Characterization of Real and Simulated Forces on Back Biomechanics to Promote Safety in Horse Racing Jockeys

Grants and Contracts Details


Race riding is physically challenging and requires athletic training akin to professional sports occupations. Occupational ergonomic interventions include considerations of physical capabilities as well as limitations. Jockey performance could be limited by chronic lumbar pain that has been recently elucidated in 77% of professional riders of multiple disciplines (Tumlin and Pekarchik, 2018) and 76% of elite dressage riders reported chronic pain in the low back; and demonstrated reliance upon over the counter pain medication for treatment (Lewis and Kennerly, 2017). Lumbar pain has been shown to affect elite competition riders, in particular, show jumpers (Kraft et al, 2009), whose position in the saddle when compared to other disciplines is most similar to that of race jockeys. Sudden or sustained forces on the lumbar region can cause pain, without manifestation of diagnosable injury. While some studies have been conducted to compare real and simulated race riding (Walker et al, 2016) and four gaits (Wolframm et al, 2013) there exist gaps in understanding how the interaction of horse and rider biomechanically impact the rider's lumbar region (Martin et al, 2016). Given the prevalence of pain in professional and elite riders, understanding of biomechanical forces exerted on the lumbar region will promote ability to develop training and performance strategies to mitigate potential injury and pain. To address this gap in equestrian biomechanics research, the University of Kentucky College of Public Health (CPH) and Department of Biosystems and Agricultural Engineering (BAE) in conjunction with existing research in the College of Health Sciences (CHS) Sports Medicine Research Institute (SMRI) propose to develop a novel dynamic sensor system (DSS) that will measure lumbar biomechanics, with application of the DSS in both field and simulated racing environments. The purpose of this pilot will be to generate baseline information and will be the first step in understanding what forces are experienced during race riding. The larger objective is to determine strategies for optimizing occupational success, health, and safety in equestrian sports, as part of the SMRI goals of developing biomechanical and strength assessments of equestrians, and development of prevention strategies for chronic and acute injury specifically in jockeys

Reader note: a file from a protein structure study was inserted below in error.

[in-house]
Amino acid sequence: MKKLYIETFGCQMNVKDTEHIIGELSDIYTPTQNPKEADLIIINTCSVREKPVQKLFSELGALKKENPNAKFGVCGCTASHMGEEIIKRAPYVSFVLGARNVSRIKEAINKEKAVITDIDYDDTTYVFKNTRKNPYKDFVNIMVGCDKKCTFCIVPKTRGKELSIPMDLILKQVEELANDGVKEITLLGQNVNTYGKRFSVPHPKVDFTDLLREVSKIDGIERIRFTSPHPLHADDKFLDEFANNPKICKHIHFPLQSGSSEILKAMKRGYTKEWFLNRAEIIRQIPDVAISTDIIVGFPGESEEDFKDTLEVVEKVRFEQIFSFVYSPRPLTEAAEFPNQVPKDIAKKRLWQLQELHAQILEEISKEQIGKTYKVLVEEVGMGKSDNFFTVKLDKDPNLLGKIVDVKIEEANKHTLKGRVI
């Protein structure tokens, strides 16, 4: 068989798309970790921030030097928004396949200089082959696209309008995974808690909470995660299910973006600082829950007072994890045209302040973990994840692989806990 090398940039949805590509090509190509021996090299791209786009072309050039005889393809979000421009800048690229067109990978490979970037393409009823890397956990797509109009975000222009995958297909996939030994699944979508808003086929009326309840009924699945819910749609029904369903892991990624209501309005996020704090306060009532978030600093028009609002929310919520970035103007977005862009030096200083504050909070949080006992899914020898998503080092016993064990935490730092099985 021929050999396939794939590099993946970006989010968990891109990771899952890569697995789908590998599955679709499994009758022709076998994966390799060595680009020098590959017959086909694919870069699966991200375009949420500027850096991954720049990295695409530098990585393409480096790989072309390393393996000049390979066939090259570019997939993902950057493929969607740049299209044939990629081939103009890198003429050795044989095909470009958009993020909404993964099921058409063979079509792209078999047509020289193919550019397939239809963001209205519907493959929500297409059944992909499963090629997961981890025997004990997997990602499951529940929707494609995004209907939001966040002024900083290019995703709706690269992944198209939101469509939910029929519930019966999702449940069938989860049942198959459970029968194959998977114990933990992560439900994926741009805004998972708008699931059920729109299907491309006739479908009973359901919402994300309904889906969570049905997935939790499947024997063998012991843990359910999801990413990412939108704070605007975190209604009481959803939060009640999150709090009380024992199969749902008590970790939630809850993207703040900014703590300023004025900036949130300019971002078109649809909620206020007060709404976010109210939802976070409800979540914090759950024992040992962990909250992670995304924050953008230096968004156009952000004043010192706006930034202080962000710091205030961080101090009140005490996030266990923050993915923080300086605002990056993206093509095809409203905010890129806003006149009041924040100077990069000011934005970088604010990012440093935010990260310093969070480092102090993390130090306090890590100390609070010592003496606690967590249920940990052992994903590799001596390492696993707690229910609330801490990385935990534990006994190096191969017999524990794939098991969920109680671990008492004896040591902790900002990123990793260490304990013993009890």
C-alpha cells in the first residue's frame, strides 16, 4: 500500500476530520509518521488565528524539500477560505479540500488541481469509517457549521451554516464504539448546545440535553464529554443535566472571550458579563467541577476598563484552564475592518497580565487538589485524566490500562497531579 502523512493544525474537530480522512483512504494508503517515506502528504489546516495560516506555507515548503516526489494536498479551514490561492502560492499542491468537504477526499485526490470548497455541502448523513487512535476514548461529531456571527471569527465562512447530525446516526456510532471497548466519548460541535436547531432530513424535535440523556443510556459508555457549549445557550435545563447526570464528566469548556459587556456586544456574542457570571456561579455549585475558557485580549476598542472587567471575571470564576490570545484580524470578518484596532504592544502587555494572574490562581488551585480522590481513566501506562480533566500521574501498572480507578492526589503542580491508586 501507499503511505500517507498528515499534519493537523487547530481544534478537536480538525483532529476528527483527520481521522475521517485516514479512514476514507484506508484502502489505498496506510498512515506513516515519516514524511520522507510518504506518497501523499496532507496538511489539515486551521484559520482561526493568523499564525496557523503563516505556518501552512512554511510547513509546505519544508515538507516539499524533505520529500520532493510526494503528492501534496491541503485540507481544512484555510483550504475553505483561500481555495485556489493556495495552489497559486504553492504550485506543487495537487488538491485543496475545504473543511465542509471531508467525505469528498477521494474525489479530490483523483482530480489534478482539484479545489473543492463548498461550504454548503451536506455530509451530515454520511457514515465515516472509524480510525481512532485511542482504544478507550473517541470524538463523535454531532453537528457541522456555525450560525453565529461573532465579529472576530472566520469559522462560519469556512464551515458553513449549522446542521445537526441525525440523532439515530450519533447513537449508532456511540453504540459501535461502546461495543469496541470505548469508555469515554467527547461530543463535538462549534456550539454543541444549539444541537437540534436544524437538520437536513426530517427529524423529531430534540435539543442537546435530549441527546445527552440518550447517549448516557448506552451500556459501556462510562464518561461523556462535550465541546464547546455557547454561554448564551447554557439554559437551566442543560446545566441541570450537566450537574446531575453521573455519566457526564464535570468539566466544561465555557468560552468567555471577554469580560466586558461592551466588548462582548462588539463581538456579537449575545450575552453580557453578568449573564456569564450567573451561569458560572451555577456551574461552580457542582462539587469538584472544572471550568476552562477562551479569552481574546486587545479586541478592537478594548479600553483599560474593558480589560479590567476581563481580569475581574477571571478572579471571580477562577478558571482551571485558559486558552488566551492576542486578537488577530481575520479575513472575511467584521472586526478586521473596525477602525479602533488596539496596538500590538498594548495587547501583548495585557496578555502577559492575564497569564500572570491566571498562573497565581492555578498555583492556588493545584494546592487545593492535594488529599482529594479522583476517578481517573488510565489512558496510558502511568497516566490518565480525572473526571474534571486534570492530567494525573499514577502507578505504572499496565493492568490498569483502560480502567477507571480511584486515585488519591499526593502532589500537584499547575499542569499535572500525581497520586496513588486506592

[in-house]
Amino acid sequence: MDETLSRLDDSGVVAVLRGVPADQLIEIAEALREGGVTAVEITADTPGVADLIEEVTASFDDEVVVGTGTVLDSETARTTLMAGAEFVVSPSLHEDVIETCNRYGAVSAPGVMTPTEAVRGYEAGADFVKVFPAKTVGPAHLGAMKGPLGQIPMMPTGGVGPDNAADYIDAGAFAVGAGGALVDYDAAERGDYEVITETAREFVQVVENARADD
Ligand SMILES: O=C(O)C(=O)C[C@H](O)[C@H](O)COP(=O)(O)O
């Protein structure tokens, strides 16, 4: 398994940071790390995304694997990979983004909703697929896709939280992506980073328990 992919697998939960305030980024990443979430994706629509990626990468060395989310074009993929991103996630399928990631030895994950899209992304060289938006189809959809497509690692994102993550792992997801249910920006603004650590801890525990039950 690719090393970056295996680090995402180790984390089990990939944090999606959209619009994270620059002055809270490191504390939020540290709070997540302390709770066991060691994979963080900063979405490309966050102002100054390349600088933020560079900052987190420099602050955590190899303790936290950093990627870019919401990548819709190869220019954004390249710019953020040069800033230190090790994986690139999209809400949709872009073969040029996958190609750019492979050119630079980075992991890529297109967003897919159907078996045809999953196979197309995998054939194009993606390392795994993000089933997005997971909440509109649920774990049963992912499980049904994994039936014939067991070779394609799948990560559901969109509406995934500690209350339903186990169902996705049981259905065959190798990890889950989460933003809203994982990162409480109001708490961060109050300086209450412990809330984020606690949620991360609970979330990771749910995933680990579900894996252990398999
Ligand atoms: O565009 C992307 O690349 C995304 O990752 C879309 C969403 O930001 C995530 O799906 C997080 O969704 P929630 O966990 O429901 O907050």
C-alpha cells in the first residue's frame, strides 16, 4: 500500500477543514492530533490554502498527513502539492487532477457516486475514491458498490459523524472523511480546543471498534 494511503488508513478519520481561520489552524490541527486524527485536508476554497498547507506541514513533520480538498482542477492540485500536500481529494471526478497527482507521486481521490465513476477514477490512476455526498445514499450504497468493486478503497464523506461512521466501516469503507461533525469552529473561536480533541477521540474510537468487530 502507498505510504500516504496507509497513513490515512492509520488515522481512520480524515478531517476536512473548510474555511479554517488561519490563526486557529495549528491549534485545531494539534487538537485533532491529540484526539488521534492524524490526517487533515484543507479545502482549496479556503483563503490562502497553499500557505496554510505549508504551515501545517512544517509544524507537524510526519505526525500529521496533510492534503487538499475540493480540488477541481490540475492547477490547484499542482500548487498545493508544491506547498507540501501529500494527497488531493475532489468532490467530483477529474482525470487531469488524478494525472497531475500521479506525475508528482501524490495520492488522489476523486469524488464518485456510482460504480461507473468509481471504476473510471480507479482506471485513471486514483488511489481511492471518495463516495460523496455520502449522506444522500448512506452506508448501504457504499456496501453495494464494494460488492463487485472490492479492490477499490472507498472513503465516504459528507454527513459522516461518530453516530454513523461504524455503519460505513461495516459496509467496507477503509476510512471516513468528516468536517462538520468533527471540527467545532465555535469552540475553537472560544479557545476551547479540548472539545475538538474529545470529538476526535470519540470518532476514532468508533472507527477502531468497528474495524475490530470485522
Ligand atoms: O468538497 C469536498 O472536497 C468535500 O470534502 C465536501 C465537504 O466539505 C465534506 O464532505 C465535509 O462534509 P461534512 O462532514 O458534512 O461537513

Effective start/end date7/1/146/30/19


  • National Institute of Occupational Safety and Health


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